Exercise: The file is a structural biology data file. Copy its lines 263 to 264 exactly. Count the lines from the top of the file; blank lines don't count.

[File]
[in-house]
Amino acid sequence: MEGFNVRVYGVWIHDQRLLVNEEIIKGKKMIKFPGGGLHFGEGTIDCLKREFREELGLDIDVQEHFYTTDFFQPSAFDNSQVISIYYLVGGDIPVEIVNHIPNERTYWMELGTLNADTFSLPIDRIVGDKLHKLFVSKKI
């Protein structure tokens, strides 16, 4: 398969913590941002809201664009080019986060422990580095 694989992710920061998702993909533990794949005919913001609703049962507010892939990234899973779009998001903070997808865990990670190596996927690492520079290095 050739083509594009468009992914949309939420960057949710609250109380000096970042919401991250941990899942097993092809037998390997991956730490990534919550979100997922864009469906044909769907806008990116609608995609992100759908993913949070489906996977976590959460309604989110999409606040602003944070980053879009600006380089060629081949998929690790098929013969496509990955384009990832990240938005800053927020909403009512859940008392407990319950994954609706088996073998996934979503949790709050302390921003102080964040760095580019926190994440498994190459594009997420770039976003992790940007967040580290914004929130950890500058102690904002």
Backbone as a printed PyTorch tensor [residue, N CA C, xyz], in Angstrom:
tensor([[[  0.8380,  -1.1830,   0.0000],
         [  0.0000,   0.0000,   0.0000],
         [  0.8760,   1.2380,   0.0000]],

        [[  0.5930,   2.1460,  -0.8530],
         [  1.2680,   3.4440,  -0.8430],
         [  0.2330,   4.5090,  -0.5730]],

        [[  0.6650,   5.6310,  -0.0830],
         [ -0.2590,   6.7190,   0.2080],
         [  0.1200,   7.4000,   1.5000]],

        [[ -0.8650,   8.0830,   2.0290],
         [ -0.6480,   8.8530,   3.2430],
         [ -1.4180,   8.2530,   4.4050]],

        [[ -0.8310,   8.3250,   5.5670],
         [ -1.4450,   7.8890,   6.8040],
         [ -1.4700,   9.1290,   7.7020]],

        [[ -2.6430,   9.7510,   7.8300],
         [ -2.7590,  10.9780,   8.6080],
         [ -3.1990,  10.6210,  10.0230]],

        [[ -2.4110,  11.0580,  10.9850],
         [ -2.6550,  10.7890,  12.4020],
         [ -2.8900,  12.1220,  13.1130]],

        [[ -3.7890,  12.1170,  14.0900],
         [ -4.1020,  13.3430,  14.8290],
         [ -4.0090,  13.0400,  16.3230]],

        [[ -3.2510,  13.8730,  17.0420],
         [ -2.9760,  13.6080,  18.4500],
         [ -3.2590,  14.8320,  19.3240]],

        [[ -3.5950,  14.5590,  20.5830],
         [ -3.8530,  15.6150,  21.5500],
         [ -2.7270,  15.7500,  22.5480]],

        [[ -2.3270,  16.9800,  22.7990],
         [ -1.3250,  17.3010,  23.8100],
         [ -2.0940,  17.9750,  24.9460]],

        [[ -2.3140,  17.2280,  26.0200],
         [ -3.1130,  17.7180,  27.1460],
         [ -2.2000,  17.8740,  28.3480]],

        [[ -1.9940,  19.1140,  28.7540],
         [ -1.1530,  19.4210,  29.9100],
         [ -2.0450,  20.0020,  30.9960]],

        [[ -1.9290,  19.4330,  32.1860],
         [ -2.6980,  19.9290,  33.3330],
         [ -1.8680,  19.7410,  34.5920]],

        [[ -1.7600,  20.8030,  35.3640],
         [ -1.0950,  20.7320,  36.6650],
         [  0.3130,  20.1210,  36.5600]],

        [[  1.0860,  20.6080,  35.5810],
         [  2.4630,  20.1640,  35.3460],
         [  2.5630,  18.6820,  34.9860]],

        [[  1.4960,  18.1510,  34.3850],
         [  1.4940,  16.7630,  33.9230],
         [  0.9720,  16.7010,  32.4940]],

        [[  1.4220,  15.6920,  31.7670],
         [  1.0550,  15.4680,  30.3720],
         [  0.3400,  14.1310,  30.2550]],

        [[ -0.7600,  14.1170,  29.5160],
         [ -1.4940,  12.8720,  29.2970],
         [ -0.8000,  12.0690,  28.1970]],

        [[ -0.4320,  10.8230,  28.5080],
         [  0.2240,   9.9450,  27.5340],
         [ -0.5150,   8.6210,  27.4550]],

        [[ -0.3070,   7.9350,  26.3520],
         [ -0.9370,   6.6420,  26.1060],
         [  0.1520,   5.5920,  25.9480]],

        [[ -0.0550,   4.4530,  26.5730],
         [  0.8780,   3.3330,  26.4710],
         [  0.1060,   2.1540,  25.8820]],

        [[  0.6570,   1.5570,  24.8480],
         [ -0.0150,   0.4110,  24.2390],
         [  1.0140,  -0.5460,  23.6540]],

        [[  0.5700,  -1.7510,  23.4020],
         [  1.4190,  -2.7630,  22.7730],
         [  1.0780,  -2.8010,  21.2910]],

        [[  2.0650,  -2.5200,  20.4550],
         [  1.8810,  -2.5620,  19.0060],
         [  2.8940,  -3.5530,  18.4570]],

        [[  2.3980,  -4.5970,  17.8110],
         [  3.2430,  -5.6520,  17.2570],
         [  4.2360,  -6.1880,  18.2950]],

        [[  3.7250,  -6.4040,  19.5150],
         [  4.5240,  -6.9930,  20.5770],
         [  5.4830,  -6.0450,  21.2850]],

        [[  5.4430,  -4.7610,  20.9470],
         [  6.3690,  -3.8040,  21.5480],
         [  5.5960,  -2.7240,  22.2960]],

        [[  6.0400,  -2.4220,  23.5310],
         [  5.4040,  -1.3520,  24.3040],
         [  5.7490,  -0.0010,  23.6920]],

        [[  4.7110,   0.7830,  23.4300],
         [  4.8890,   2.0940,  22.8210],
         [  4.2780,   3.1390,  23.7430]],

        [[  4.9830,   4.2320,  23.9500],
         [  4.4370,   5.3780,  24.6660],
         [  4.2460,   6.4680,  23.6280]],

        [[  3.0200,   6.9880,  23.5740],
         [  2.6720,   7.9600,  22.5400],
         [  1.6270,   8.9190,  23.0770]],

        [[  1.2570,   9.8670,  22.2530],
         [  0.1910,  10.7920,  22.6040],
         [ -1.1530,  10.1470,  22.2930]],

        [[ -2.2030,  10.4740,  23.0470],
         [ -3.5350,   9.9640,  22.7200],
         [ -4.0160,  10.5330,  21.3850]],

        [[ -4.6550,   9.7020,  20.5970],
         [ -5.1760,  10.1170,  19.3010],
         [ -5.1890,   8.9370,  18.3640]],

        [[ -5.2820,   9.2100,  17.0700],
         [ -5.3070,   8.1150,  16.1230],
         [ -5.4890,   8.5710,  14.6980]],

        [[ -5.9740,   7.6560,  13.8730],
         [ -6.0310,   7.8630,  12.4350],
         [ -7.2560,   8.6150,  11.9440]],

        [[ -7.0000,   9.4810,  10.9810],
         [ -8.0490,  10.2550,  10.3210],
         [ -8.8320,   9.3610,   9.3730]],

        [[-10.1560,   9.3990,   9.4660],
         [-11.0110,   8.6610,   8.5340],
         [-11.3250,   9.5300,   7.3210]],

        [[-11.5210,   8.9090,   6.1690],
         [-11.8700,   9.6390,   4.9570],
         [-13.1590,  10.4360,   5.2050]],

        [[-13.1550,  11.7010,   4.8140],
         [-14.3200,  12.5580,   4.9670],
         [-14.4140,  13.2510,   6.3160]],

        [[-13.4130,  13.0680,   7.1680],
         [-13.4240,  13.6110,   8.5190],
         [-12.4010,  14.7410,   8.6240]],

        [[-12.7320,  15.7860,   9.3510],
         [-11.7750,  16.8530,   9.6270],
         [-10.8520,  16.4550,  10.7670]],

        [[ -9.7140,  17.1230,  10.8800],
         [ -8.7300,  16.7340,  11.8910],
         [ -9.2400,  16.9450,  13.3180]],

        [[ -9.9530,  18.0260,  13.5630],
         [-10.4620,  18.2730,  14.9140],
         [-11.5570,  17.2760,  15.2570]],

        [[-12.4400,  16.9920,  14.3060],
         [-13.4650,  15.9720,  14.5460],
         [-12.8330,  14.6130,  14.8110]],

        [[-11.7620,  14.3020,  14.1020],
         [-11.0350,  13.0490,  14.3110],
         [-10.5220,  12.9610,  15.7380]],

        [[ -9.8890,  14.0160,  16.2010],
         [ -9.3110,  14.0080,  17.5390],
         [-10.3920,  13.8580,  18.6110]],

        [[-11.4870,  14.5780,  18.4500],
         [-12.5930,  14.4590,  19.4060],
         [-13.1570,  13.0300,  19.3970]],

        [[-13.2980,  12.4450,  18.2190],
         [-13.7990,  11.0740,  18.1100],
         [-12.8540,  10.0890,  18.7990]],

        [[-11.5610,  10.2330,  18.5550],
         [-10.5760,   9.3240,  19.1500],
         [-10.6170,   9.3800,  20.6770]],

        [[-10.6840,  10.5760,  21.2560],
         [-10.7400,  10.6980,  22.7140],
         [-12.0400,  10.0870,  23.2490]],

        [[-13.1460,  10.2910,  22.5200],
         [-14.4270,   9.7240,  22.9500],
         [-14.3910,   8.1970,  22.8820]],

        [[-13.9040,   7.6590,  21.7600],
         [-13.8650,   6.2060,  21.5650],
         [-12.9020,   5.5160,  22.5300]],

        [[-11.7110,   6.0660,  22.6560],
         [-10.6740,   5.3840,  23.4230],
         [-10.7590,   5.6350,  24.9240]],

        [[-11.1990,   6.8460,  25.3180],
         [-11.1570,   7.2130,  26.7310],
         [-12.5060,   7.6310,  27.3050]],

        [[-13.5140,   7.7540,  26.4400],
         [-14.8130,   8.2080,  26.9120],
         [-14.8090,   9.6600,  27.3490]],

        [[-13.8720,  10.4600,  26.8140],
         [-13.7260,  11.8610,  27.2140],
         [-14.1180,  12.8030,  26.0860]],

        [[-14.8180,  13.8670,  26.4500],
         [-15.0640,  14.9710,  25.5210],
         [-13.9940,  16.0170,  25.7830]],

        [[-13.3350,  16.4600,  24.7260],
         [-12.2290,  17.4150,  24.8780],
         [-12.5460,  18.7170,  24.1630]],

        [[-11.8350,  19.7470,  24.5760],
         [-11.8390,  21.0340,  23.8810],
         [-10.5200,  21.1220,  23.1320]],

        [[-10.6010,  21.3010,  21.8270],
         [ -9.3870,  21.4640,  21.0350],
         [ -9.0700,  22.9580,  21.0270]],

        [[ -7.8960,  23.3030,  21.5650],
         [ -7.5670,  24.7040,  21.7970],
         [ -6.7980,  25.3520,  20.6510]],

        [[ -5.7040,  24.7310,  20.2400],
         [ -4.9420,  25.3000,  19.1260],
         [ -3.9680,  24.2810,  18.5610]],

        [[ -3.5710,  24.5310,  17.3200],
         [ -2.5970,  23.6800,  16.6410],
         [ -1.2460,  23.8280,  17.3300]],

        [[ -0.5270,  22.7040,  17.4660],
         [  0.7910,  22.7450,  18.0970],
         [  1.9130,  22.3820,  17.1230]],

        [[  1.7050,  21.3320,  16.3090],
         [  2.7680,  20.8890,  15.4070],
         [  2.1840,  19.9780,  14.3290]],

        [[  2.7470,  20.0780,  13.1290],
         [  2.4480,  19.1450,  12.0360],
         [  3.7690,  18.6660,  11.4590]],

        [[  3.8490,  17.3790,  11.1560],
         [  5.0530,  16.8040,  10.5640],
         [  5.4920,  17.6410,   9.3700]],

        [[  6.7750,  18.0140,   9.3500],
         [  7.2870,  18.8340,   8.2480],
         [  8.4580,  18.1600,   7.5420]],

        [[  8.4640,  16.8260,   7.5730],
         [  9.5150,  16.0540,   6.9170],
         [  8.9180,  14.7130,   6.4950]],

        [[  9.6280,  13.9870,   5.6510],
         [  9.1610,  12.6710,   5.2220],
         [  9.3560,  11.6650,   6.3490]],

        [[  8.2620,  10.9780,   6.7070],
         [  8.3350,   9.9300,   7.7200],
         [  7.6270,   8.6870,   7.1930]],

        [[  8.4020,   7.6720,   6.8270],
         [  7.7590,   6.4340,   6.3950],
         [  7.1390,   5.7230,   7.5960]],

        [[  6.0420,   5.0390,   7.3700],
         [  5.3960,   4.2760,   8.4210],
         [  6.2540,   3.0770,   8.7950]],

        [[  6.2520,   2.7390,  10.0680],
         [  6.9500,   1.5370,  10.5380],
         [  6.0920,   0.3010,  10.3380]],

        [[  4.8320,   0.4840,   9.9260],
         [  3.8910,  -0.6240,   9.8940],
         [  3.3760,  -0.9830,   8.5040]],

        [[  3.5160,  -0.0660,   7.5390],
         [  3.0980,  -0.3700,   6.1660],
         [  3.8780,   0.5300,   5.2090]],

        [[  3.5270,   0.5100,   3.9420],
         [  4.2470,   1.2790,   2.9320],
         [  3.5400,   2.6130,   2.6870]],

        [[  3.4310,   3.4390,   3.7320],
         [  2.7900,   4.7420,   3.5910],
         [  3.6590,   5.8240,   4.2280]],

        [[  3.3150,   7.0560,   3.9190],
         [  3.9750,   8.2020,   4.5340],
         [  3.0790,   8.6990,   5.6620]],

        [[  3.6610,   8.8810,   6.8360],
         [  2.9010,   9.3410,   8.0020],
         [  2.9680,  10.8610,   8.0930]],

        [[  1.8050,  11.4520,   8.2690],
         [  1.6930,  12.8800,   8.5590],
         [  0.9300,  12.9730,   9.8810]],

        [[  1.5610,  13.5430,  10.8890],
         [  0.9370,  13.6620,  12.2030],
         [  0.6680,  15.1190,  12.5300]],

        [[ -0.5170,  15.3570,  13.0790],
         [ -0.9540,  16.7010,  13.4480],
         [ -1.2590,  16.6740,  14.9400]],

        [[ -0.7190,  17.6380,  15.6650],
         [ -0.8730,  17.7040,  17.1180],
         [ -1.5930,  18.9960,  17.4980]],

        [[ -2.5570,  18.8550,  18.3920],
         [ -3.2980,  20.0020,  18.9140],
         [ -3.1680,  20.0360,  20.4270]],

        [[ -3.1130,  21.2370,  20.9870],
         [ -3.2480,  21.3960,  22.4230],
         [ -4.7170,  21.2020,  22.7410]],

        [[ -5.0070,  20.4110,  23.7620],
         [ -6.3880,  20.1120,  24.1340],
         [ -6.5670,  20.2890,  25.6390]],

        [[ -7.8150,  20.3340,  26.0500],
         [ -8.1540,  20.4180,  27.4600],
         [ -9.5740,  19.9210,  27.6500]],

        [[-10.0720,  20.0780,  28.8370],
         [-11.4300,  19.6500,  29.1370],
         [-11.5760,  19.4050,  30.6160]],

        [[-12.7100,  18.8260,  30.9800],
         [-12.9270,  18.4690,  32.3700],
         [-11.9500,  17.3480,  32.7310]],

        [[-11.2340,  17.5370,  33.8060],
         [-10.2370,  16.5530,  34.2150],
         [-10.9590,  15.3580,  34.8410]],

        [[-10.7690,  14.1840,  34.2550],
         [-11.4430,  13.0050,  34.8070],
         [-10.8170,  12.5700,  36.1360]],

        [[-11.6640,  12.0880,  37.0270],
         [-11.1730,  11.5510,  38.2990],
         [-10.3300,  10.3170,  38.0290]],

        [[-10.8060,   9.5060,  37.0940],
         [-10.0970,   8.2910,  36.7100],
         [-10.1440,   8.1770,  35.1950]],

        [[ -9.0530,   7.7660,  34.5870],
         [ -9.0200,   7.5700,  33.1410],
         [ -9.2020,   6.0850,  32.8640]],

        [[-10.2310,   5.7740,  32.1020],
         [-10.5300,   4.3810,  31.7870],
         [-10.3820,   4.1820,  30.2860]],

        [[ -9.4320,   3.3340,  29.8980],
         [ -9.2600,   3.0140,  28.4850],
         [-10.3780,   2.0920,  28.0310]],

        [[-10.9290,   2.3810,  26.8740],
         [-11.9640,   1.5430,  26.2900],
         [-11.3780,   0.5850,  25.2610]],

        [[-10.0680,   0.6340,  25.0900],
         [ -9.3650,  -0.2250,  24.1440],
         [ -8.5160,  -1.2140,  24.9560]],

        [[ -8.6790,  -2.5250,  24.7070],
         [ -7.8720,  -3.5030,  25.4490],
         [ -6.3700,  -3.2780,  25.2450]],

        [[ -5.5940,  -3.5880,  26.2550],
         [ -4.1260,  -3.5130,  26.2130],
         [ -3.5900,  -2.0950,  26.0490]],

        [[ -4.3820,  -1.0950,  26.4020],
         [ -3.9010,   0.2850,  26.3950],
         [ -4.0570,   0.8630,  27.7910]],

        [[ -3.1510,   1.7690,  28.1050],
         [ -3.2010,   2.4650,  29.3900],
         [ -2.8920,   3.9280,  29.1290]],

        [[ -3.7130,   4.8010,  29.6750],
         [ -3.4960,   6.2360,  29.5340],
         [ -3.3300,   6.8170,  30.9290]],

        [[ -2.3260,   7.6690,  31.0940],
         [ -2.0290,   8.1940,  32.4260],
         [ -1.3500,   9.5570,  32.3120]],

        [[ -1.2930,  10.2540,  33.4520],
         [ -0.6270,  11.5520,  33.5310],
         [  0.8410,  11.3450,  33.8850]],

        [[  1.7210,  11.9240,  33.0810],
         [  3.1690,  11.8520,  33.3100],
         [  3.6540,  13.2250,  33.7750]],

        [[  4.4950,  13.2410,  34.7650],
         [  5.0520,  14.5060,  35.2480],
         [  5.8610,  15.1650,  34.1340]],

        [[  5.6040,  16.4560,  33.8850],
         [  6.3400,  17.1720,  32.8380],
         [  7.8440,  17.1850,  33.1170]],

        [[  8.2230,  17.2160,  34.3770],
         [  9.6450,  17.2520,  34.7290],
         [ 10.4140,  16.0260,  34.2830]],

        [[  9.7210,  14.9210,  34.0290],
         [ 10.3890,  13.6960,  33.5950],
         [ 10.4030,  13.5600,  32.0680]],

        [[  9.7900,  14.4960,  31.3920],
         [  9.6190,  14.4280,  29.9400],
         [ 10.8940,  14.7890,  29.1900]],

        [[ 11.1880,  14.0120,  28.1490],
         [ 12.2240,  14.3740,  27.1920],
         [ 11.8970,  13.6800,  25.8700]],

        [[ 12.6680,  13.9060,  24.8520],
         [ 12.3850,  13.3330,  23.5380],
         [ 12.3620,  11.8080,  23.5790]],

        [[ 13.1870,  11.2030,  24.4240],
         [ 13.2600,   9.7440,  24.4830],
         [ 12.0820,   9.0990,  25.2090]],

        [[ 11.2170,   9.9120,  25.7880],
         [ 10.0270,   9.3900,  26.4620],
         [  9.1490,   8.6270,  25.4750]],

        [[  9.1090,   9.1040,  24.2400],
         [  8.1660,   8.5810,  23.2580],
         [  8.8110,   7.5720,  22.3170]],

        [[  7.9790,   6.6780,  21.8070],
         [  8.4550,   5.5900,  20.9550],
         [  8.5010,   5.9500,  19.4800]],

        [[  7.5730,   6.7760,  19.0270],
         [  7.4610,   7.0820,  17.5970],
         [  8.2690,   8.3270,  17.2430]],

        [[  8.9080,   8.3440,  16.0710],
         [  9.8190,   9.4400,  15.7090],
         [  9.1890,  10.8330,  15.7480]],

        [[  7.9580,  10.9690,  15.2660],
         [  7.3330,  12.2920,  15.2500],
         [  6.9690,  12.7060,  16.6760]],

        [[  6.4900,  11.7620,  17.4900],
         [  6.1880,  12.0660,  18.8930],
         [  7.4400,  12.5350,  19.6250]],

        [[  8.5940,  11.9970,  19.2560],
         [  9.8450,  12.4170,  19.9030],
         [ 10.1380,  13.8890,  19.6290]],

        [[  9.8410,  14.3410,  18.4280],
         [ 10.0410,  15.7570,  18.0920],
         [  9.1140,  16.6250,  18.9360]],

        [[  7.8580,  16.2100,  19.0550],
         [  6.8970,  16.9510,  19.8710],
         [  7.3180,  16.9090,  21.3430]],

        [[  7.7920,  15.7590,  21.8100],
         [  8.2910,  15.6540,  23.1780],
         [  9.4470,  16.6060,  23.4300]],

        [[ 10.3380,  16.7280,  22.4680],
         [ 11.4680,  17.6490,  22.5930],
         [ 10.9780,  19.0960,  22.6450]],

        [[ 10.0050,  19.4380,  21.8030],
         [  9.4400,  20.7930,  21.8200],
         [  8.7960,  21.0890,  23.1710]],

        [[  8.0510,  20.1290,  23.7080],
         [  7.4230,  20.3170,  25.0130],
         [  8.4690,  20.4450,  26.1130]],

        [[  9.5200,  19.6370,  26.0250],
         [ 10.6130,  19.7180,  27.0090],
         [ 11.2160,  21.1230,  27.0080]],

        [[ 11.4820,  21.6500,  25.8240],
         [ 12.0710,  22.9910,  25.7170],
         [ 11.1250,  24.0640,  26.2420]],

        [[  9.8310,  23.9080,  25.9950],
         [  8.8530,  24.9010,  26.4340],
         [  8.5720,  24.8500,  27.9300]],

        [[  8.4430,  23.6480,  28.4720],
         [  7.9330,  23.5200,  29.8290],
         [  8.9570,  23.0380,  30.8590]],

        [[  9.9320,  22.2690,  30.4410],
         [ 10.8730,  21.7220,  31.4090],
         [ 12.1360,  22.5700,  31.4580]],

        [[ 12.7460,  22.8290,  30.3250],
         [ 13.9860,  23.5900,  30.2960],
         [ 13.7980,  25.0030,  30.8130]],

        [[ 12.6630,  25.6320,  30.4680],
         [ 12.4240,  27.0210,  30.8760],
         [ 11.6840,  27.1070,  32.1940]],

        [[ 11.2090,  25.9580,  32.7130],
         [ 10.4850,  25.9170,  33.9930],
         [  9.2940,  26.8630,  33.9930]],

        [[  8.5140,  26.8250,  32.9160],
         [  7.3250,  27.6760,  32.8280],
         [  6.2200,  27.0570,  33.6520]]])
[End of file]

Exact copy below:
        [[ -2.5570,  18.8550,  18.3920],
         [ -3.2980,  20.0020,  18.9140],